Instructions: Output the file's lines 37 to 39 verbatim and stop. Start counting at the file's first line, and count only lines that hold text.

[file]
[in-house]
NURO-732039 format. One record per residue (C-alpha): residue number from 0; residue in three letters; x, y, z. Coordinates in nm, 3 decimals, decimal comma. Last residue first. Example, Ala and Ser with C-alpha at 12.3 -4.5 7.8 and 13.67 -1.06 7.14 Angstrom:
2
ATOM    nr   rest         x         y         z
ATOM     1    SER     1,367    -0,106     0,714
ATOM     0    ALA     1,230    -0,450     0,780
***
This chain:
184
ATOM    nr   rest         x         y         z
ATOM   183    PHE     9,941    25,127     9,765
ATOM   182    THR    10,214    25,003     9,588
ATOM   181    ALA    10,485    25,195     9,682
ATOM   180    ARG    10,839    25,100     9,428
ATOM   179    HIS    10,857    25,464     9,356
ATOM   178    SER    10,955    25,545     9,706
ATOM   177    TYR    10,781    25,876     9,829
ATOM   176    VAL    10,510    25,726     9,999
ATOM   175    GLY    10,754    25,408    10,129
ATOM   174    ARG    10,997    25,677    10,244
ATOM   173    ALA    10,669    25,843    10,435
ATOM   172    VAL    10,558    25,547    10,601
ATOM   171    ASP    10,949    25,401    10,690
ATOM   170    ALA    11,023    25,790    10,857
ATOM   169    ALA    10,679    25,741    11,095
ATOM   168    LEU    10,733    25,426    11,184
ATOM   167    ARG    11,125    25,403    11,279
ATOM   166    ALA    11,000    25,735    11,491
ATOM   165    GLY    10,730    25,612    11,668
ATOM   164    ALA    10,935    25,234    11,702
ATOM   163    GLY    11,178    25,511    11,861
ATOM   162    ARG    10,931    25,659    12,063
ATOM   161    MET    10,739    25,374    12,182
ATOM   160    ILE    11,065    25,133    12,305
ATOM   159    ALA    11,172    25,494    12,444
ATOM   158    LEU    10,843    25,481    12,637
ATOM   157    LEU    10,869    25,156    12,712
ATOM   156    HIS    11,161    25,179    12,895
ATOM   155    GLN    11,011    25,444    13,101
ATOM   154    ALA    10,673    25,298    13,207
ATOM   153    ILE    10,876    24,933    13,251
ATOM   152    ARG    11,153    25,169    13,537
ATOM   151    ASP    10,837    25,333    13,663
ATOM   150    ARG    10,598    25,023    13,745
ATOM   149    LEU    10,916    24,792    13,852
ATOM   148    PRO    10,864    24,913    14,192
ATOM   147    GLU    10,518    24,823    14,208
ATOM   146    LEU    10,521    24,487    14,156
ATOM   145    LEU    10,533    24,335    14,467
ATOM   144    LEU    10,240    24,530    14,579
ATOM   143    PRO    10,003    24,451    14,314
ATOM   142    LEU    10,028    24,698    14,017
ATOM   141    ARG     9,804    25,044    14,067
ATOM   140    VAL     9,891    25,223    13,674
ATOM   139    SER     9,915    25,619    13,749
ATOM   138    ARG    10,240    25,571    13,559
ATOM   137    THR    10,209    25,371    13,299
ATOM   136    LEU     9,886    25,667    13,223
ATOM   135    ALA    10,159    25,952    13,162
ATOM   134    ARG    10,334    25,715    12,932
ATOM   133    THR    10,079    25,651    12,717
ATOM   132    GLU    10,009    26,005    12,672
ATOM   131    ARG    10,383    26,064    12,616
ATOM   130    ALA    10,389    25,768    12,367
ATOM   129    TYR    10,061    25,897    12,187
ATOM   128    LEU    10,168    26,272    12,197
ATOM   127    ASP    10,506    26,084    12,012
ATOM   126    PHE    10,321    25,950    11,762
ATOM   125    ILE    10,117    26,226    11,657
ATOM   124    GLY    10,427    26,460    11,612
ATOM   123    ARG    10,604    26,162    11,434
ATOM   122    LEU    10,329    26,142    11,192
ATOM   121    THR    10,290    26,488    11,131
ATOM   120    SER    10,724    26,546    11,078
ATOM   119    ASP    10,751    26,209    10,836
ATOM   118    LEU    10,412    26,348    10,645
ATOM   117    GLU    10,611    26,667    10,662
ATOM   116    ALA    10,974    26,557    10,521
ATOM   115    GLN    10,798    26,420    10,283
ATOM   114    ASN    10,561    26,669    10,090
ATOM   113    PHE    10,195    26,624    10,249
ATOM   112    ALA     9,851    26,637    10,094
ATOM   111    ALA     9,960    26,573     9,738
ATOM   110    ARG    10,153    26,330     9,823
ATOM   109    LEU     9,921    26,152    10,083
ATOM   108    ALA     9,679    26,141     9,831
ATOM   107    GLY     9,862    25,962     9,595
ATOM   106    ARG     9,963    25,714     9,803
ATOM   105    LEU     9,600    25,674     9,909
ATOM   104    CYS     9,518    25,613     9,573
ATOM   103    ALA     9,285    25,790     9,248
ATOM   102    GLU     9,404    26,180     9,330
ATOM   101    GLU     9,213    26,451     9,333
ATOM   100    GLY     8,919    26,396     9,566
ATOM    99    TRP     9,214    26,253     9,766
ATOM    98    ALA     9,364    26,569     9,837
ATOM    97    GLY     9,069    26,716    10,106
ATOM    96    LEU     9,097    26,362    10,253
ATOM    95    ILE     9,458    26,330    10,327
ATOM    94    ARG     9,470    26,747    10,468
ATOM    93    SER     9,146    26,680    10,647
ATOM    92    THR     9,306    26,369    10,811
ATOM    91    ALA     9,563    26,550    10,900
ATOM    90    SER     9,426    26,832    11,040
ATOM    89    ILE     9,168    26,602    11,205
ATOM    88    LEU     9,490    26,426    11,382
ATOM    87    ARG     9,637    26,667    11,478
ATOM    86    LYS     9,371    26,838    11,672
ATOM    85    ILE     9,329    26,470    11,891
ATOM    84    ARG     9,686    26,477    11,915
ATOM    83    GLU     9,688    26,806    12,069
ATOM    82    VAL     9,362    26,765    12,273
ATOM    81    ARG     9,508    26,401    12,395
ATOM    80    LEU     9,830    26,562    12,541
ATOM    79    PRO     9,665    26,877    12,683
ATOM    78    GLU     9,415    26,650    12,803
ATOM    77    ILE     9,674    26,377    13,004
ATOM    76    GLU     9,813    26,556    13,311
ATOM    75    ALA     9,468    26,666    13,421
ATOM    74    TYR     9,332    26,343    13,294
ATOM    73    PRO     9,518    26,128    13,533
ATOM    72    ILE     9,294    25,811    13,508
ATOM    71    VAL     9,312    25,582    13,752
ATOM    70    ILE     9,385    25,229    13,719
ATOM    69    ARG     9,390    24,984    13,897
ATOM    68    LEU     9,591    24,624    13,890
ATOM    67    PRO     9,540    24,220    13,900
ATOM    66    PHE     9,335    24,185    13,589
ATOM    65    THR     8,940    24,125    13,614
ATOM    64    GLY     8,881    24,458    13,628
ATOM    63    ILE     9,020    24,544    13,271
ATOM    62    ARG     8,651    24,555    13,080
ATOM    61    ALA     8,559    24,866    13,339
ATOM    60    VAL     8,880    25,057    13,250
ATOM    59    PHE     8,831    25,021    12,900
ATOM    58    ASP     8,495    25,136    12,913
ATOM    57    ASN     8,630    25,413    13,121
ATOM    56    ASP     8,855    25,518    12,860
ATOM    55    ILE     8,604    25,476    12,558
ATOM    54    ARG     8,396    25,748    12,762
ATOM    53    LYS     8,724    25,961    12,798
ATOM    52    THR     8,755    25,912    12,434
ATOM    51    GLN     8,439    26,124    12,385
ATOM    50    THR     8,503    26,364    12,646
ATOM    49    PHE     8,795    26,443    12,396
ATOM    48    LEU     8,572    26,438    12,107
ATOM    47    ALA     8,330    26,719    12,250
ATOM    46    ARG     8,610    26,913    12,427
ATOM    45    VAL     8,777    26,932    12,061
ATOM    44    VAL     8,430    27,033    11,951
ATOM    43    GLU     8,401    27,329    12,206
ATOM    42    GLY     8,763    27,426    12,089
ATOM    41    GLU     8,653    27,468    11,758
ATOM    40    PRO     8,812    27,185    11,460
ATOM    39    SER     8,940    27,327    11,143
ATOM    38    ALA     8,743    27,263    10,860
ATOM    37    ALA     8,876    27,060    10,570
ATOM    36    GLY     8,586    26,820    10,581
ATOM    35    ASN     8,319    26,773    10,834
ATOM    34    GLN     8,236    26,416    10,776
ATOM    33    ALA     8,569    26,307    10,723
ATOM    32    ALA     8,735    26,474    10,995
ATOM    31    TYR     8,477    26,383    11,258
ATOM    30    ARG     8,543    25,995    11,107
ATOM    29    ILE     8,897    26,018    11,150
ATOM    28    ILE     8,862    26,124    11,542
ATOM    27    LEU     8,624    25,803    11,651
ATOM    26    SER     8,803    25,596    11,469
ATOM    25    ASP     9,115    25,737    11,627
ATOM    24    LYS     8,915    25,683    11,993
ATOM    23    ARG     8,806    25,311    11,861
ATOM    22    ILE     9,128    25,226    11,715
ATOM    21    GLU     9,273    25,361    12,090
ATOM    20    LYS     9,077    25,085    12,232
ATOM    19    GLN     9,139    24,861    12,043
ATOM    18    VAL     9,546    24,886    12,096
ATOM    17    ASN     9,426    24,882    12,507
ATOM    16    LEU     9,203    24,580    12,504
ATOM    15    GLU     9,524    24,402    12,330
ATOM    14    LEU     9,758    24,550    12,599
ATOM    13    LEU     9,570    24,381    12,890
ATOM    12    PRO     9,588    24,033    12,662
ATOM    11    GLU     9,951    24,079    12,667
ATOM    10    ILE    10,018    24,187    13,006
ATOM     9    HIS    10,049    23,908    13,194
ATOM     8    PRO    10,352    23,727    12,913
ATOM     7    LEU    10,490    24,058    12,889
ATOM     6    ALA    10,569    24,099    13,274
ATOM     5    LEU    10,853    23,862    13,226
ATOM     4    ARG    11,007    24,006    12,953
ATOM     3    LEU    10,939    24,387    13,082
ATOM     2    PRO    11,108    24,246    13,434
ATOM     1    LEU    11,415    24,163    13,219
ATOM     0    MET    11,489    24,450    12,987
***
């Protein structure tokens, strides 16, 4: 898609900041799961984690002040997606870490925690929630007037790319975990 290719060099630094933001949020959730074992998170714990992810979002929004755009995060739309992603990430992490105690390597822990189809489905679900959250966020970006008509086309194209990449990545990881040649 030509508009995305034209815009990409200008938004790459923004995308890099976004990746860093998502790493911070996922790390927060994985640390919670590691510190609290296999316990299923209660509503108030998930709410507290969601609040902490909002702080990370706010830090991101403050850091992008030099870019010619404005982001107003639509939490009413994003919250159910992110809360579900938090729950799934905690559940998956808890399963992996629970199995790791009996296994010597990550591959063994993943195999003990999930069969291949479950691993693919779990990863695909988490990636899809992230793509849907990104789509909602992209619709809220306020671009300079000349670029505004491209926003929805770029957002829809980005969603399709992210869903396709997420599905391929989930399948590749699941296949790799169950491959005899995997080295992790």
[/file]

ATOM   157    LEU    10,869    25,156    12,712
ATOM   156    HIS    11,161    25,179    12,895
ATOM   155    GLN    11,011    25,444    13,101